Monday, February 8, 2016

A Couple of Days in The Grampians

We had a change of scenery...from the windswept coast with crashing surf to the rocks, boulders and mountains of The Grampians...where we spent three nights in the idyllic peace and quiet of Hall's Gap Lakeside Tourist Park. Well, quiet and relaxing in terms of vehicle traffic, some knitting time, and swimming in the wood-fire heated pool...but raucous due to squawking and squabbling cockatiels, crows and Australian magpies. They're attractive birds to watch but I sure wish they were more melodious! Each night we enjoyed the kangaroos grazing nearby...

The Grampians seem to rise straight up out of the plains of western Victoria state. In this view from the Baroka Lookout, you can see the plains to the east, and the village of Hall's Gap just below. Just below the squared off end of the lake (it's a dam) is the tourist park where we stayed...not exactly "lakeside"! 

We went on several short walks each day. Here are some photos showing the highlights of the vistas, trails, and waterfalls.

The north Grampians were hard hit by bush fires two years ago. It was interesting to learn about the regeneration after a fire. Many of the eucalyptus were burned completely which opens up the forest for new grasses. Other eucalyptus lost their canopies, but were not killed. New growth sprouted from the trunks as "epicormic" shoots, that is new branches of leaves which provide nourishment for the trees while they redevelop their canopies.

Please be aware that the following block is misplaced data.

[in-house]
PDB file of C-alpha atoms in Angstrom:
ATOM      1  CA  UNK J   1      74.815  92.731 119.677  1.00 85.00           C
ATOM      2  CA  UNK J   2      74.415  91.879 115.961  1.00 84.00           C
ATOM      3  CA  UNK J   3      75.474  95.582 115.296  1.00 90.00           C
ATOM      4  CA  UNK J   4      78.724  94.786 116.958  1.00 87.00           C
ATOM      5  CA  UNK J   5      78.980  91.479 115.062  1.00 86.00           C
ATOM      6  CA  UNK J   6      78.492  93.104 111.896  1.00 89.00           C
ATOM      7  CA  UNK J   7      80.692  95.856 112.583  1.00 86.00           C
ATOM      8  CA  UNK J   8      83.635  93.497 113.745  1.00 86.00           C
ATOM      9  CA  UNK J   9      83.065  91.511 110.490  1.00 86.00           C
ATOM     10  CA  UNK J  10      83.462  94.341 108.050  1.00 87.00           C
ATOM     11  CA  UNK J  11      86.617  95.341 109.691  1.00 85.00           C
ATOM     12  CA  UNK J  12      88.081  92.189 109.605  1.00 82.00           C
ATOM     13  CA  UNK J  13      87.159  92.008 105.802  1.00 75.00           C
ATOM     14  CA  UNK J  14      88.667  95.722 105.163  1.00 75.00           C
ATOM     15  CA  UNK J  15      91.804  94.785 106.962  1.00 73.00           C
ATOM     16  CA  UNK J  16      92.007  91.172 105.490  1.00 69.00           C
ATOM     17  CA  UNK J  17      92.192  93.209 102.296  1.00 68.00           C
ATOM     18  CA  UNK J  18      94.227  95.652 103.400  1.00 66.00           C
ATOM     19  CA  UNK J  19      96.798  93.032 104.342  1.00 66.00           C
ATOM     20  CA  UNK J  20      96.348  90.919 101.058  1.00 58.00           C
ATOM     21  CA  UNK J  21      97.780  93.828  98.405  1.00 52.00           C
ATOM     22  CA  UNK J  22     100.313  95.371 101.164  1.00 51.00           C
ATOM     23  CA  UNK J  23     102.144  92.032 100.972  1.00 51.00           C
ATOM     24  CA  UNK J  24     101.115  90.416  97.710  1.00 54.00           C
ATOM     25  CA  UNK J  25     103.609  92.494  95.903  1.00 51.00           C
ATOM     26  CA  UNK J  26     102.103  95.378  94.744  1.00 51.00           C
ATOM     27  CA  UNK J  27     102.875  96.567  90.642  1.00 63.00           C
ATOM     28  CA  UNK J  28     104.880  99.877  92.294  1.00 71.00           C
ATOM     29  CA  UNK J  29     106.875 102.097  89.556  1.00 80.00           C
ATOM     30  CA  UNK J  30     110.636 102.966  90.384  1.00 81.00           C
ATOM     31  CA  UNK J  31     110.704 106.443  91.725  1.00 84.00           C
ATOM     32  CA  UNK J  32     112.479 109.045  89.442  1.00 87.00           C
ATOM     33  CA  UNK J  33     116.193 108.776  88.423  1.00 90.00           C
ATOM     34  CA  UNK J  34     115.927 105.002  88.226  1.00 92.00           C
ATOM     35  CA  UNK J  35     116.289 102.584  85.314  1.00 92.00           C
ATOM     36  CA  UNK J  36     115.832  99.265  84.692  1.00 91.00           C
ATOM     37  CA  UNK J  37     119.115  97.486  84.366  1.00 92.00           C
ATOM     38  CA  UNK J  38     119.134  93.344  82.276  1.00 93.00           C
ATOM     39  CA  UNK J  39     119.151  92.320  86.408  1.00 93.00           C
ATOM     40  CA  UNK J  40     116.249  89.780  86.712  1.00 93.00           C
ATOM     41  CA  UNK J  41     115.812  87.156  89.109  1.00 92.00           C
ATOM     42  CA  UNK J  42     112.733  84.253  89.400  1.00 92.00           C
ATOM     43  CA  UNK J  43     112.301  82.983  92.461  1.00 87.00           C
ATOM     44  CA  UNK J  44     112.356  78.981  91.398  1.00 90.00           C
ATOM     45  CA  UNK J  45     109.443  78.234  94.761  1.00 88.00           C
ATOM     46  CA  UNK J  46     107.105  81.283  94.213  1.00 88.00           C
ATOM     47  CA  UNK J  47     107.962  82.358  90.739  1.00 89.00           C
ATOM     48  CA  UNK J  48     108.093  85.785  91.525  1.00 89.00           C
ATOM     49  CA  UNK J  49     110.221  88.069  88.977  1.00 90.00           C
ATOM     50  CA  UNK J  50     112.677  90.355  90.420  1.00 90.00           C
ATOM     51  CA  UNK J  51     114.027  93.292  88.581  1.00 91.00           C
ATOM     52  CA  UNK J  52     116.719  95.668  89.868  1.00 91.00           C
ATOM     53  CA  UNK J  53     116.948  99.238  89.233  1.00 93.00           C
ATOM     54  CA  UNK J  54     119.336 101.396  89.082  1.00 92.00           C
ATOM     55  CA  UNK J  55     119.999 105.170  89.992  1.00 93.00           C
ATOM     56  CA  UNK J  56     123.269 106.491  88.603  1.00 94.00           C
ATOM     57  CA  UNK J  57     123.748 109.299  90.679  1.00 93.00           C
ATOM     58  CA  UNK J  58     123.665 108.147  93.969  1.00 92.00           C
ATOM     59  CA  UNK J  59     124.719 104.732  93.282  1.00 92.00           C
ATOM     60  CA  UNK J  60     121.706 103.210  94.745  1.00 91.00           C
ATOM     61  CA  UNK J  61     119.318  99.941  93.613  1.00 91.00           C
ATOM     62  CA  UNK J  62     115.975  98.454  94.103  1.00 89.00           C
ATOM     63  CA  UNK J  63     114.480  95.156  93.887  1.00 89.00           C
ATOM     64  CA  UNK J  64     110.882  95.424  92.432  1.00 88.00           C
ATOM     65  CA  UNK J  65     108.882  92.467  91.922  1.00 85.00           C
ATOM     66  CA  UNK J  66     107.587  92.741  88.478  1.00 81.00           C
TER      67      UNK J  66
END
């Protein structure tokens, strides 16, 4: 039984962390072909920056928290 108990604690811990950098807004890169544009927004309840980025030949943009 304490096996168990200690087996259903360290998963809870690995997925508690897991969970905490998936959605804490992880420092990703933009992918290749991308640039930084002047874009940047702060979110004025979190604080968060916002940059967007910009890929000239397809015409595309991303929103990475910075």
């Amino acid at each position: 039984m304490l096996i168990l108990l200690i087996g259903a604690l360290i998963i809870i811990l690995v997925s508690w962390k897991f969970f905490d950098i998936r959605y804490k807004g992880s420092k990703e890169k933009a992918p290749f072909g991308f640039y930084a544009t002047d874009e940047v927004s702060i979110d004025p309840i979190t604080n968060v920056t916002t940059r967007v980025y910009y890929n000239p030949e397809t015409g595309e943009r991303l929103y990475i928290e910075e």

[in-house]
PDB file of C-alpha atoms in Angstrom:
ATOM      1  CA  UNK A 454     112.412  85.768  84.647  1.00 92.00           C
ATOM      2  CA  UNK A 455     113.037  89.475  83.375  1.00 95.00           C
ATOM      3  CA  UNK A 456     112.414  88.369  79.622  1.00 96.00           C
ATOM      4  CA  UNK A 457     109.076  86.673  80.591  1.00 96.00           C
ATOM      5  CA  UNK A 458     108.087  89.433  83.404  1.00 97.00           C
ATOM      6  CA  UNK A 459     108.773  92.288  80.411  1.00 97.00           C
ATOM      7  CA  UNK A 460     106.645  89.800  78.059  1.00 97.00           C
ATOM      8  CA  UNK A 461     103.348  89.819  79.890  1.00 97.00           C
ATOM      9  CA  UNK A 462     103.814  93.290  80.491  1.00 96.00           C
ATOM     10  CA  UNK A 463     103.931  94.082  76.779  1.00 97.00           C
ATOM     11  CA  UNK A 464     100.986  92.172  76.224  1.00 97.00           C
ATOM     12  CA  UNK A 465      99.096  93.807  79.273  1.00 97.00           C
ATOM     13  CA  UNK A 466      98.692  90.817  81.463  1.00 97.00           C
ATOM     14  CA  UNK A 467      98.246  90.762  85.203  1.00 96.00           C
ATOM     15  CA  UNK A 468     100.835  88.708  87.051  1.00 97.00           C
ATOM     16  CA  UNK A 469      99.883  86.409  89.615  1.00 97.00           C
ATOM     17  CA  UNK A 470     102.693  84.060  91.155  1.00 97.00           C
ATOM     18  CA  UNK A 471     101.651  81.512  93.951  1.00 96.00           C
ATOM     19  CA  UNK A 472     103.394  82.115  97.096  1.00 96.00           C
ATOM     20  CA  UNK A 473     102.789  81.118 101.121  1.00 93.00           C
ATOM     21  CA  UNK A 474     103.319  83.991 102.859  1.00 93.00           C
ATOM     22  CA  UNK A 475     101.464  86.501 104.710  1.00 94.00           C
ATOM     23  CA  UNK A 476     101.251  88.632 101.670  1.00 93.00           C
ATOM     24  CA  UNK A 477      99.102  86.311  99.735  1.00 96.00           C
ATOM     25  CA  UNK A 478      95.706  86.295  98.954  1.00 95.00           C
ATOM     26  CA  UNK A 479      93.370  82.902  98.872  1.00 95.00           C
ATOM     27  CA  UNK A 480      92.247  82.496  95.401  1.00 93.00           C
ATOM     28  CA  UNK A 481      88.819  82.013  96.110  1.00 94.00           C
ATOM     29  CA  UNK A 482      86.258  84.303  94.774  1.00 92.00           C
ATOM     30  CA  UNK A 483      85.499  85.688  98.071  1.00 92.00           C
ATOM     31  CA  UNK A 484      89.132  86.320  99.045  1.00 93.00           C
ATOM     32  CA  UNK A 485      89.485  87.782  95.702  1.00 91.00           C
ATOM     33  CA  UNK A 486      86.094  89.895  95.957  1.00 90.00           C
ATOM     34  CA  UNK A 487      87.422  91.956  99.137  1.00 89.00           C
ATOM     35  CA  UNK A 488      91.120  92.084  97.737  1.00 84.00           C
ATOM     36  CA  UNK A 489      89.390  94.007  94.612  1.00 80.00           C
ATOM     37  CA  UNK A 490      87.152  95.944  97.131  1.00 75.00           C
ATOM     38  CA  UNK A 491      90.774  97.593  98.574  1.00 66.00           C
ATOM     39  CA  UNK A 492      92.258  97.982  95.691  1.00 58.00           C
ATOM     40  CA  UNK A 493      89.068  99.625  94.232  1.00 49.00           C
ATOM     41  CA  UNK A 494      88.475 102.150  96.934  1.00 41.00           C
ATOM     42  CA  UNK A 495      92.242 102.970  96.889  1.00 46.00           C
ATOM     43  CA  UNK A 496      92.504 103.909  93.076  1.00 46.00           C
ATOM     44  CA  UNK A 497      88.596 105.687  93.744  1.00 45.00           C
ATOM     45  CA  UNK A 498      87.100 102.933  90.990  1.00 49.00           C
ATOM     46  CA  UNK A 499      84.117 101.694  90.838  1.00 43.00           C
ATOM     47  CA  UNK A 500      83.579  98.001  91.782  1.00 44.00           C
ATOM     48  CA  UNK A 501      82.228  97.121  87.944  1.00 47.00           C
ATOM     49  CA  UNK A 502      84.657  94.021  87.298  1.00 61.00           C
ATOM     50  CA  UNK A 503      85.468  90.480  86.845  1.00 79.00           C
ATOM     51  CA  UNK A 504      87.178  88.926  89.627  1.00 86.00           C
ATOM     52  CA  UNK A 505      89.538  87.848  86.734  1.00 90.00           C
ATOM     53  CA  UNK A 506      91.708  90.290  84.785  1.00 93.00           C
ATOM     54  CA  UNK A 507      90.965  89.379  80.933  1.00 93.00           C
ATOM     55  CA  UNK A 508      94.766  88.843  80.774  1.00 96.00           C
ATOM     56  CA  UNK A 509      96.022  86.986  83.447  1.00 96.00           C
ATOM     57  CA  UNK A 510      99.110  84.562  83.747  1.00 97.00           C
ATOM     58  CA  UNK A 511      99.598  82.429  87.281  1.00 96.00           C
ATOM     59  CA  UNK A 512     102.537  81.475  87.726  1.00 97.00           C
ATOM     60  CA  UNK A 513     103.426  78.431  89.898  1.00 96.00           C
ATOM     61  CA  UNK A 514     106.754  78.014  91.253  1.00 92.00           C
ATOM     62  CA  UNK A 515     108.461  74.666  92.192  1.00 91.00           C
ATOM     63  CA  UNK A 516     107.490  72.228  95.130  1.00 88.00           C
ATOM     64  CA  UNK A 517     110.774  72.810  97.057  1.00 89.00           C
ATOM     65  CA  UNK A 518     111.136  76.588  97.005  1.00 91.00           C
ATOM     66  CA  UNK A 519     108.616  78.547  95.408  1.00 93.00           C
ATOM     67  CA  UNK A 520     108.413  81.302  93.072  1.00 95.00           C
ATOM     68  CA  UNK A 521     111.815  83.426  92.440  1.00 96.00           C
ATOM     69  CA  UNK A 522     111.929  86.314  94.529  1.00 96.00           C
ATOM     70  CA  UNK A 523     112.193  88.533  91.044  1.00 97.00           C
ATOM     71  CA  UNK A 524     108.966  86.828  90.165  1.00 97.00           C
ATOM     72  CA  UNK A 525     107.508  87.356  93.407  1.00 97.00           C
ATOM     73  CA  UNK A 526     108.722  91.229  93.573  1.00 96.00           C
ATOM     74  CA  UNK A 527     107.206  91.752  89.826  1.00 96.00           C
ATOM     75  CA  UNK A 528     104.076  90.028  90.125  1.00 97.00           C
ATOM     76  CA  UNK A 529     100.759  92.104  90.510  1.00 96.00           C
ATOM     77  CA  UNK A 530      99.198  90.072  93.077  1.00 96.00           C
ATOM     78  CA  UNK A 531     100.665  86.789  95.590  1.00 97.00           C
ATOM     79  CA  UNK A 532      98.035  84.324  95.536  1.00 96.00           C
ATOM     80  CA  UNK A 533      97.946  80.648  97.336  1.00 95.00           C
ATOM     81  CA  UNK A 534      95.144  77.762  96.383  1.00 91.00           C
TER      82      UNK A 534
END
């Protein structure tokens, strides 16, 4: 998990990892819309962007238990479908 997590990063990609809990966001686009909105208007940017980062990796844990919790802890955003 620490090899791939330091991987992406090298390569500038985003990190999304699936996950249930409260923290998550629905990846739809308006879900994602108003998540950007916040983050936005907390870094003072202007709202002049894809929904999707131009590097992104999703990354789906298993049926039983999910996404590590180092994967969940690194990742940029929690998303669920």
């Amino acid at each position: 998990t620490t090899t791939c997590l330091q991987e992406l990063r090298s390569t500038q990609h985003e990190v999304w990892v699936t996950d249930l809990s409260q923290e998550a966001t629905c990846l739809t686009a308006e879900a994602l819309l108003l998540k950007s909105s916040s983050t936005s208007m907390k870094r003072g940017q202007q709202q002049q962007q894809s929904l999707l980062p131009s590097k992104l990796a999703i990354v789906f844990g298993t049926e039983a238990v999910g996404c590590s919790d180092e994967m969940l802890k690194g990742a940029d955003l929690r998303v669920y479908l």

The "kangaroo-tail grass" needs stress such as a fire to flower. This is the spent flower stalk from which aborigines used to carve lightweight spears.

The Grampians, known as Geriwerd to the local indigenous people, has been an important place for at least 30,000 years. This was a meeting place where tribes came together to trade and find marriage partners, and it was also an important food source. They were hunter-gatherers with very defined roles...the men did the hunting and fishing and the women did the gathering. Being nomadic, they followed the seasons very closely, e.g. moving to the streams to set up weirs to trap migrating eels or to the plains to dig tuberous roots. Regarding the latter, this was a plant with a dandelion-like flower and the first Europeans commented on how the plains were carpeted in the spring. The women would dig a certain amount each spring, leaving enough to propagate for the next year. Within a year of Europeans introducing sheep grazing, these plants had disappeared. The sheep discovered how lovely and sweet they were. The hard hooves of sheep also compacted the ground, unlike soft kangaroo hooves. The introduction of sheep also reduced aboriginal access to kangaroo meat--farmers killed the kangaroos because they competed with the sheep for the same grass. Thus was set in motion the conflict between European and Aboriginal people. (I have vastly oversimplified the story). This history is outlined in a series of didactic panels at the Brambuk Visitor and Cultural Centre just south of Halls Gap.

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